Please use this identifier to cite or link to this item:
|Title: ||You're pretending, you don't need a wheelchair' - children and adolescents with spinal cord injury|
|Authors: ||Leeds, Marilyn June|
|Keywords: ||severe spinal cord injury;disability theory;children and adolescents with physical disabilities|
|Issue Date: ||2001|
|Publisher: ||University of Sydney. Social Work|
|Abstract: ||This thesis examines the requirements of children and adolescents with severe spinal cord injuries. The requirements are expressed by the parents of the children and by adolescents and are in contrast to official views of their 'needs'. There is no literature on the needs of these children and adolescents. The thesis thus begins with a examination of the literature on the needs of people with disabilities and people with spinal cord injury. Proponents of the social model of disability, which is based on the experiences of people with disabilities, contend that the main requirements of people with disabilities is ending their social marginalisation, and it is hypothesised that the requirements of the children and adolescents will be related to ending social marginalisation. Open-ended unstructured interviews with parents, parents and adolescents and adolescents alone ( a total of 20 interviews) provided data for analysis. Analysis of the data shows that the requirements of the children and adolescents, like adults with spinal cord injuries, differ from those of people with disabilities in that there are important concerns in addition to marginalisation.|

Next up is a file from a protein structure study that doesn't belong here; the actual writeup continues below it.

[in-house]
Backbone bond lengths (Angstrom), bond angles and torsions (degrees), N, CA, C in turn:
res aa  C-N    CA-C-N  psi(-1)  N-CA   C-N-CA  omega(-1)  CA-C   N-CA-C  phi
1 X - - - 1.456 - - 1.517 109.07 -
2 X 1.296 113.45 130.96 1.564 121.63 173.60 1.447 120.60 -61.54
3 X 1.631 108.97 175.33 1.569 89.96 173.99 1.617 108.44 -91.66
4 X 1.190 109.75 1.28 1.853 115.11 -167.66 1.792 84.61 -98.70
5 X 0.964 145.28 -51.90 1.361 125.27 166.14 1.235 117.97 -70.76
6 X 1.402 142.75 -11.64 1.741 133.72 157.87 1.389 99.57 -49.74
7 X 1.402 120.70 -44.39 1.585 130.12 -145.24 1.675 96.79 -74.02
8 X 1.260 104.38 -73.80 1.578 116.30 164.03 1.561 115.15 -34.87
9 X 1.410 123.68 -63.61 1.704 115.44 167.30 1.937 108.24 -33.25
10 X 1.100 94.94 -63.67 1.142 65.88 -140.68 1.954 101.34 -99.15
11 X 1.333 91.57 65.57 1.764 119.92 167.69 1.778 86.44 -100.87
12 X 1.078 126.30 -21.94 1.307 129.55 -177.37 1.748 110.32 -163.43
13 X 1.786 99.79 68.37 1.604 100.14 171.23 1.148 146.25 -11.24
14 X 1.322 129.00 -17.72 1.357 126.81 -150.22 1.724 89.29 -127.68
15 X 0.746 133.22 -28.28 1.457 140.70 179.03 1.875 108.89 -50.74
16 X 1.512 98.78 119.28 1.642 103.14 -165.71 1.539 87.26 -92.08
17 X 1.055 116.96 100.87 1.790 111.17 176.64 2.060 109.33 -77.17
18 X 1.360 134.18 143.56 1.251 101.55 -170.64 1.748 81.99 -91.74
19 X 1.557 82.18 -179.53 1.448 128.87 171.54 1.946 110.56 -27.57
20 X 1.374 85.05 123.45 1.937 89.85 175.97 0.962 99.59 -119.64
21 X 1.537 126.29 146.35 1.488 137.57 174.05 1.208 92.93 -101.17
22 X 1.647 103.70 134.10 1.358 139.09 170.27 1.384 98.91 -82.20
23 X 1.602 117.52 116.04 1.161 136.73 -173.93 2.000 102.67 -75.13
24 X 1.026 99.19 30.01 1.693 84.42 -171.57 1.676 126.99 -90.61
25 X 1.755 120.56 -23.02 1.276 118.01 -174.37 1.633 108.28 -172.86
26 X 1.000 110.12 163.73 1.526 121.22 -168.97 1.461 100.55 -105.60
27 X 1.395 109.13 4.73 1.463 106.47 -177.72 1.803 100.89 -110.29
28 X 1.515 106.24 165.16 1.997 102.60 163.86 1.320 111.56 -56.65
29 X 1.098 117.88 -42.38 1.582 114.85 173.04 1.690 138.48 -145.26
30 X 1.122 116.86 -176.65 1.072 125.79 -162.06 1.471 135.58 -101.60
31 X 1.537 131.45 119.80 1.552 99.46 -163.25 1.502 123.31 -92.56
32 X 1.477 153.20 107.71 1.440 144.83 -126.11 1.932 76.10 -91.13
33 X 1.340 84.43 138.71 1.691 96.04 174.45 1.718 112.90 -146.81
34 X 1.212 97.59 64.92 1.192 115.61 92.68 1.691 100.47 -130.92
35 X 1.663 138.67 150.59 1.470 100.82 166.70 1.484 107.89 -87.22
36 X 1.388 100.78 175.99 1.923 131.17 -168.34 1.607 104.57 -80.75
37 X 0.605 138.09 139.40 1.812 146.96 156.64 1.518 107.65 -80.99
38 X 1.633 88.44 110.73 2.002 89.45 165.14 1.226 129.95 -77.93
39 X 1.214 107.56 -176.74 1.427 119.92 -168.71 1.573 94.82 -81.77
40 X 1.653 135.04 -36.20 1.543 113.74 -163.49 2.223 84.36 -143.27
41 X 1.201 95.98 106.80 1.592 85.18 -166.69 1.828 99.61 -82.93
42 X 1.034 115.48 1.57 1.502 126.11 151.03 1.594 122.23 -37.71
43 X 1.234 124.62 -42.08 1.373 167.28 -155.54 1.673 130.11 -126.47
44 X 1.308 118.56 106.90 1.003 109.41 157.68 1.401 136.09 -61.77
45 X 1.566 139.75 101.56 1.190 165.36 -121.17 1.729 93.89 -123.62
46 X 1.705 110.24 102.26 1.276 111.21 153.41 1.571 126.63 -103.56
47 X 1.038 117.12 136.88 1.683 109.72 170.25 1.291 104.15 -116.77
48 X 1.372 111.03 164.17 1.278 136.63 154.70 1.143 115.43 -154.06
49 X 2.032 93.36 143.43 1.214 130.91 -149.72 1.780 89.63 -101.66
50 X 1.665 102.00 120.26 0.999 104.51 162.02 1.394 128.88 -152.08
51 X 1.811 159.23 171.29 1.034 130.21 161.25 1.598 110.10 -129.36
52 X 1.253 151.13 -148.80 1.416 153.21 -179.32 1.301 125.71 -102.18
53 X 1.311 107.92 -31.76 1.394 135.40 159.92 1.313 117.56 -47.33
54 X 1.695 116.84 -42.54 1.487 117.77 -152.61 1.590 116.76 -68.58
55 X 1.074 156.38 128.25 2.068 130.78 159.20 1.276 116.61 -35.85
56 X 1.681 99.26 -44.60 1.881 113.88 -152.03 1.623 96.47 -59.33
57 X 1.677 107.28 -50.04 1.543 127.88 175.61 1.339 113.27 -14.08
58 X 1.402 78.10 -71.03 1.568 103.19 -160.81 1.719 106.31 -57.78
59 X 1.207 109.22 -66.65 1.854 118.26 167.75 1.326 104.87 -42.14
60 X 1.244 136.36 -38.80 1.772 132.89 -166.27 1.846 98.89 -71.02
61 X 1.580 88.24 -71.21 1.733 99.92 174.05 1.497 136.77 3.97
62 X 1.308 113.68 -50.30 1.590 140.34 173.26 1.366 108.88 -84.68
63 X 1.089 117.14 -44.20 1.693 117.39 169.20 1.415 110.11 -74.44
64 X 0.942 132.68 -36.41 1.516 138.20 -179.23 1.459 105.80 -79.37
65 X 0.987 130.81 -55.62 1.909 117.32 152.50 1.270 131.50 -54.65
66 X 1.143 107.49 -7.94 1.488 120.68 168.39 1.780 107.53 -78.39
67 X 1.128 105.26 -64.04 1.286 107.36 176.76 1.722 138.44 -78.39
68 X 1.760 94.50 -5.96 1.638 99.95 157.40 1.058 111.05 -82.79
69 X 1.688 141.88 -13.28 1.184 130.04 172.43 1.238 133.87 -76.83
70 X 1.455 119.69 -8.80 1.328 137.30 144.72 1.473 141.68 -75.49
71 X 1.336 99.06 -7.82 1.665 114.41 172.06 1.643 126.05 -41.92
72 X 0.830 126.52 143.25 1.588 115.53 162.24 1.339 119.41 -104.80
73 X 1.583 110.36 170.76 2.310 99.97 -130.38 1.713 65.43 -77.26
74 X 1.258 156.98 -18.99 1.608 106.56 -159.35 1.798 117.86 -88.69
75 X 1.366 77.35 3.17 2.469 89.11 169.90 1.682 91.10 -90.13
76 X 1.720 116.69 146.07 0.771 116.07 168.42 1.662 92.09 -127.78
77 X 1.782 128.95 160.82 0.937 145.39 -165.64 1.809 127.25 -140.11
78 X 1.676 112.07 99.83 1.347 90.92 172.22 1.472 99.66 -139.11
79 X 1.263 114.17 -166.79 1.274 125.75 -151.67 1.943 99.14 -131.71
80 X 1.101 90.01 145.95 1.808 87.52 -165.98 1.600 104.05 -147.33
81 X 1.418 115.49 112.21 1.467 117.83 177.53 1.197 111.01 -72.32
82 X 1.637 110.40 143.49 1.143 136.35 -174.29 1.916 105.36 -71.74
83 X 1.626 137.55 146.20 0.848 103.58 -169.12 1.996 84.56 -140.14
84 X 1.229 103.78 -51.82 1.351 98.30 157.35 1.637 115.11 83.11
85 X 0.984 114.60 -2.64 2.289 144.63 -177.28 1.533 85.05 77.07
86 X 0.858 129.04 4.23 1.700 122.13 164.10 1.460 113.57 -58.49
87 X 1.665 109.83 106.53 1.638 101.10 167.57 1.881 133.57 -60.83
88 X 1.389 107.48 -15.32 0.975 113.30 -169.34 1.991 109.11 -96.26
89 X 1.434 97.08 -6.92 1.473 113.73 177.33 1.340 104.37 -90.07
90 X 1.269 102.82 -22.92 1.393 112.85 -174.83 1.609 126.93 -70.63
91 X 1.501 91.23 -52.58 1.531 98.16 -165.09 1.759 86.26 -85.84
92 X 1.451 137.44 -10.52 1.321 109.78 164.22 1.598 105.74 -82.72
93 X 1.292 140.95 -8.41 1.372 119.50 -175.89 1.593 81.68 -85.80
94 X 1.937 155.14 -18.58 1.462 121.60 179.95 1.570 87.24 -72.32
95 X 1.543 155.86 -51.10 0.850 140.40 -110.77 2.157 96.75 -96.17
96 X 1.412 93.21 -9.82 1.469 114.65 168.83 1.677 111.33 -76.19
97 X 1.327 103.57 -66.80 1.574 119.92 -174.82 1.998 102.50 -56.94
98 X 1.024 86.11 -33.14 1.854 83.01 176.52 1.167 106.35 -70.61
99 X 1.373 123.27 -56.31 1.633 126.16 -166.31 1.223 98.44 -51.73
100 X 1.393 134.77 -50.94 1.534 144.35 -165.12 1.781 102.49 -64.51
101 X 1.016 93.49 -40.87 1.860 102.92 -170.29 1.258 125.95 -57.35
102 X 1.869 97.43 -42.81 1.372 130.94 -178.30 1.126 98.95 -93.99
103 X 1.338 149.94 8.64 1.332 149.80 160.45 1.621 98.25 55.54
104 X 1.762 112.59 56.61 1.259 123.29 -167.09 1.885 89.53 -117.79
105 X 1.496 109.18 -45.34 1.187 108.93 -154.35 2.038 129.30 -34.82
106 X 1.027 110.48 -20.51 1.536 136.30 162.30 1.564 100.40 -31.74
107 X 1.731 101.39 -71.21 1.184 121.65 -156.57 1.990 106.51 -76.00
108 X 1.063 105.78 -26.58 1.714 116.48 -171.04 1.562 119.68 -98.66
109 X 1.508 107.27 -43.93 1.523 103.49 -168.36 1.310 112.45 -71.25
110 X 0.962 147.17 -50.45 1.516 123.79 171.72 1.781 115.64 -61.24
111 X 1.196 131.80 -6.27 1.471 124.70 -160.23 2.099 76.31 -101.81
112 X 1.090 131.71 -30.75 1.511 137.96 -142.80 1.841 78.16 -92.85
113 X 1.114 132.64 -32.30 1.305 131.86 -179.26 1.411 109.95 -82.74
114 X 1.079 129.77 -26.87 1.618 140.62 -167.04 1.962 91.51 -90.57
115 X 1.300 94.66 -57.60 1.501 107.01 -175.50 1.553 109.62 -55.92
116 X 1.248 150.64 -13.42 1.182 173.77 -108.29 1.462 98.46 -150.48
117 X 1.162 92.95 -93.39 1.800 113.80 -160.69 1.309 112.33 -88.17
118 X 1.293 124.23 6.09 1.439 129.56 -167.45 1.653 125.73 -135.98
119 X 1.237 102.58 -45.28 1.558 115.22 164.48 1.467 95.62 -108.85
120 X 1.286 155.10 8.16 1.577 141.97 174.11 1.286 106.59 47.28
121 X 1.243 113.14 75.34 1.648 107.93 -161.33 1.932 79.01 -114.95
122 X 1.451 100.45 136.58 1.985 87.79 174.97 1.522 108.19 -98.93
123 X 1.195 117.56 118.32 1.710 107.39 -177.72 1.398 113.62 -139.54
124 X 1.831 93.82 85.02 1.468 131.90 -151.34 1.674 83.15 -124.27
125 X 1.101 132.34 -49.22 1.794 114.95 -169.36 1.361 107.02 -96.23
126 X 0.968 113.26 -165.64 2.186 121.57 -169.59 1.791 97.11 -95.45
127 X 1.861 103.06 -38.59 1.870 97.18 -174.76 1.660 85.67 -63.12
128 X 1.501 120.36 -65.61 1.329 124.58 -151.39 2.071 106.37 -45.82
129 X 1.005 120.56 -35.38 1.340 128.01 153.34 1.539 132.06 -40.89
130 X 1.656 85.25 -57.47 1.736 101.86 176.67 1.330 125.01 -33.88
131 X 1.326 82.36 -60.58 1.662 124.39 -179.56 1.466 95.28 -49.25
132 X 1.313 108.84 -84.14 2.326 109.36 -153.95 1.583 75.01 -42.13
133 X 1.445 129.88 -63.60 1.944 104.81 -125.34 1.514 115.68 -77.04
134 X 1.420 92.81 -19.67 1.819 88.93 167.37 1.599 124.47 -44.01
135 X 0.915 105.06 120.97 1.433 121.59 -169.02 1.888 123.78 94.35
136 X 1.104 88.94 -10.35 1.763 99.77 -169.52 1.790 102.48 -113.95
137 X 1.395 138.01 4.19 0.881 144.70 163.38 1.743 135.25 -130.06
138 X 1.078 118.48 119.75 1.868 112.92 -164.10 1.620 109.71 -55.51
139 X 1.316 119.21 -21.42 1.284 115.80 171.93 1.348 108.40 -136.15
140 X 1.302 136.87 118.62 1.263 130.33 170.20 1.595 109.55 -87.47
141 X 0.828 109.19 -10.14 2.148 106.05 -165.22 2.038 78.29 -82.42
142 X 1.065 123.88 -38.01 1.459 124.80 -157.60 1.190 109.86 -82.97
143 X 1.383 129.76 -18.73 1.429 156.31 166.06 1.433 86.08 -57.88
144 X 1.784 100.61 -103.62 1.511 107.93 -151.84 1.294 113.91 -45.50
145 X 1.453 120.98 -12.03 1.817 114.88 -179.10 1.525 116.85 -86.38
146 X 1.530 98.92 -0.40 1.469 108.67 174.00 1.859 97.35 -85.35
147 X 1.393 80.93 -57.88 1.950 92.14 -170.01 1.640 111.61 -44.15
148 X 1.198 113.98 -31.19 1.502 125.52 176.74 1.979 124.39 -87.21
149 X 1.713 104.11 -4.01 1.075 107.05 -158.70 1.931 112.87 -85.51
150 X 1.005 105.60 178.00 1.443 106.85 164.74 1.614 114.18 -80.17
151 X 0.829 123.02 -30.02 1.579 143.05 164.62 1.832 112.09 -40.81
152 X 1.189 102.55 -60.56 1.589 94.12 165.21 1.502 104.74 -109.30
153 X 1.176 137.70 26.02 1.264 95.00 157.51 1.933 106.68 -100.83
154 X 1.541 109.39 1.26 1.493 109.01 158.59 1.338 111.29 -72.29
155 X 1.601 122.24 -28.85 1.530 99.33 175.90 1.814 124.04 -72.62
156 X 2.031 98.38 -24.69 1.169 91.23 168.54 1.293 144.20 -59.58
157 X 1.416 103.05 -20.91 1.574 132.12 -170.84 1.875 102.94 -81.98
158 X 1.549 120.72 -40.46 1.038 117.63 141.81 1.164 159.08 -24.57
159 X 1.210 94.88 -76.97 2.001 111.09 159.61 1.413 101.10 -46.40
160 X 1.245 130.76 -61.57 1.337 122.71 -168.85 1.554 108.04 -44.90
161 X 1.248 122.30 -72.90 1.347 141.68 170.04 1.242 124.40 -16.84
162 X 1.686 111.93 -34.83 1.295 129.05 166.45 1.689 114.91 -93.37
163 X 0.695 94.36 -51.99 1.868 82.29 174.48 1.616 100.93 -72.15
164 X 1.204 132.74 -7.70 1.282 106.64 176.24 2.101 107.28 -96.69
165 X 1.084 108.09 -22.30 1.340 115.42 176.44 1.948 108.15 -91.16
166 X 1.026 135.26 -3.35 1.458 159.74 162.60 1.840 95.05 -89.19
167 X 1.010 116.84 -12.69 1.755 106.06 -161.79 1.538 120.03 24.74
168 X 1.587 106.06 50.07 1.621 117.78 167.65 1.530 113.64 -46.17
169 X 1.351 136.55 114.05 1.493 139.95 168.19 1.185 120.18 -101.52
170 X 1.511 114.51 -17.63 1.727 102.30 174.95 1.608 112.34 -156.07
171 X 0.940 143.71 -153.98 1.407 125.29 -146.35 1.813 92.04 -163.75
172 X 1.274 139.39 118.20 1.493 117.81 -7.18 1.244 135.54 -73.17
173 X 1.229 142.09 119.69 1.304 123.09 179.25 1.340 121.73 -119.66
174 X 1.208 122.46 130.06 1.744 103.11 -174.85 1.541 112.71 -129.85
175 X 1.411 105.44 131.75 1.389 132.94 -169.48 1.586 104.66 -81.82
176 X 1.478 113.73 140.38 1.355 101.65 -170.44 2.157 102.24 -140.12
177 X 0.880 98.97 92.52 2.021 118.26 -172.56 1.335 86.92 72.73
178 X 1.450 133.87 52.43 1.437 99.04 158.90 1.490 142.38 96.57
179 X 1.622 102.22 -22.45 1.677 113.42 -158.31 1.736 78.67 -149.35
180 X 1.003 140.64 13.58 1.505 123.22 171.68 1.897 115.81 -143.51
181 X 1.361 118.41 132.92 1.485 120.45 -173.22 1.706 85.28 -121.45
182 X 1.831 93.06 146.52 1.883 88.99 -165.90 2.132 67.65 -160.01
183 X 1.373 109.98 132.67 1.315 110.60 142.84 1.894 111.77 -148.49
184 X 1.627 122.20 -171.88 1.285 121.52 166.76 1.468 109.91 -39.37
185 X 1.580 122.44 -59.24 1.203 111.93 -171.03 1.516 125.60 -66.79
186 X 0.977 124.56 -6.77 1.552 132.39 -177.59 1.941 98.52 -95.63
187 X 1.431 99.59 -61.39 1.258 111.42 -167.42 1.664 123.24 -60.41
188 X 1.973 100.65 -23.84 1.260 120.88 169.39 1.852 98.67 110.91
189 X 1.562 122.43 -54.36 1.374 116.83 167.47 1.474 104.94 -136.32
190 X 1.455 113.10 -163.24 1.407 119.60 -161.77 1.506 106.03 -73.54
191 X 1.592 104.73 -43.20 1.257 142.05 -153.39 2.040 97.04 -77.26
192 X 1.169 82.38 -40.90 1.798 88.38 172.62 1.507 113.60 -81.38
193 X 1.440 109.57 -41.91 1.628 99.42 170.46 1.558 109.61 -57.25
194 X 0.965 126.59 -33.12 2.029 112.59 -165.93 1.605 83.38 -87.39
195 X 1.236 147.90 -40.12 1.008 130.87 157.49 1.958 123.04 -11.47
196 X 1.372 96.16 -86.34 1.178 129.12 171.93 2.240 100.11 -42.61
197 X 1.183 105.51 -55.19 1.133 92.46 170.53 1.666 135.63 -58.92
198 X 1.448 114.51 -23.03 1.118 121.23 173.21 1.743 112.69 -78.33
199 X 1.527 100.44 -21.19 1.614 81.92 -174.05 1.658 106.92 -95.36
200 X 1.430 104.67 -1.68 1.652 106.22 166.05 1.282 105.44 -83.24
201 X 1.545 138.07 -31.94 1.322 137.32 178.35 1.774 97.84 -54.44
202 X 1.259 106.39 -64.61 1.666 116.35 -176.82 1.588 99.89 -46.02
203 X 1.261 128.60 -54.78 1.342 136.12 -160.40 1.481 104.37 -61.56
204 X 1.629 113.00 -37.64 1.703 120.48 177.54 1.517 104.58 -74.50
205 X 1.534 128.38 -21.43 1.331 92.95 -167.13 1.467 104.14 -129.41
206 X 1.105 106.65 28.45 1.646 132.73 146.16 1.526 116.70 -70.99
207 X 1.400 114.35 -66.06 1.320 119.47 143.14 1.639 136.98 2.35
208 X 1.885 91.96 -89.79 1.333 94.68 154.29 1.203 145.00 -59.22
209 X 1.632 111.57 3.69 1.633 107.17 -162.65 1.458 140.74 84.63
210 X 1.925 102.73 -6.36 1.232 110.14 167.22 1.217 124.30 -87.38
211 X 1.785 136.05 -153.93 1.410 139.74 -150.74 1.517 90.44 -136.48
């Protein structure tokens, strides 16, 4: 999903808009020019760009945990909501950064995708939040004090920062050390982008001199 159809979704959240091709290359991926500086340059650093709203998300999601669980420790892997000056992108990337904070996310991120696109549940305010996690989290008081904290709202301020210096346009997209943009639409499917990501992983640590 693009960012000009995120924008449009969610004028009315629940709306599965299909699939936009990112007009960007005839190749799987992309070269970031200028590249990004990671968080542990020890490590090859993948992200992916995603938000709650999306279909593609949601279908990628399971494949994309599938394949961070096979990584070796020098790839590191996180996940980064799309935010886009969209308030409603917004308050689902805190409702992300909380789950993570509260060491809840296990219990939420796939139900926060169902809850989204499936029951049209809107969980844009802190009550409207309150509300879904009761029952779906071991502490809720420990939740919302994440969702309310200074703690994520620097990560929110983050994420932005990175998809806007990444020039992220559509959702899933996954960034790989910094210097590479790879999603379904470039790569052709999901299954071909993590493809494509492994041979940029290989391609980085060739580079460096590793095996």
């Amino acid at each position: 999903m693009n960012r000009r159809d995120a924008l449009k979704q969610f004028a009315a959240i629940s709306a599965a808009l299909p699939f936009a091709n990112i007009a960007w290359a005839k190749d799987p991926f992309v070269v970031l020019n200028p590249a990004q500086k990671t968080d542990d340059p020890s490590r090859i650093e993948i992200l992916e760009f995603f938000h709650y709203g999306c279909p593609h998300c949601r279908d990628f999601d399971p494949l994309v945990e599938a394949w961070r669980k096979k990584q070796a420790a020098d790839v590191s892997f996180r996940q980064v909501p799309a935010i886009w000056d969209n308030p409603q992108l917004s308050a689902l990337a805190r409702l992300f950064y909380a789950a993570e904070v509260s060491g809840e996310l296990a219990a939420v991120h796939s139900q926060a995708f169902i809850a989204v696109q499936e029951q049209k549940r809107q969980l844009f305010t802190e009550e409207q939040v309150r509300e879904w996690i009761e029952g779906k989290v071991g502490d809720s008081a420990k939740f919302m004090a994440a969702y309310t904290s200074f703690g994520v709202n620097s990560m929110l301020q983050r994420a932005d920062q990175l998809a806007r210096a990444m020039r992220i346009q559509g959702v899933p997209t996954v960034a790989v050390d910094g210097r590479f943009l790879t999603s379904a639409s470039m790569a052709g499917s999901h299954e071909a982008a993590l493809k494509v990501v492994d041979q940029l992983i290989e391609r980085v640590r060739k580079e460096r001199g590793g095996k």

|Rights and Permissions: ||Copyright Leeds, Marilyn June;http://www.library.usyd.edu.au/copyright.html|
|Appears in Collections:||Sydney Digital Theses (Open Access)|
This work is protected by Copyright. All rights reserved. Access to this work is provided for the purposes of personal research and study. Except where permitted under the Copyright Act 1968, this work must not be copied or communicated to others without the express permission of the copyright owner. Use the persistent URI in this record to enable others to access this work.
Items in Sydney eScholarship Repository are protected by copyright, with all rights reserved, unless otherwise indicated.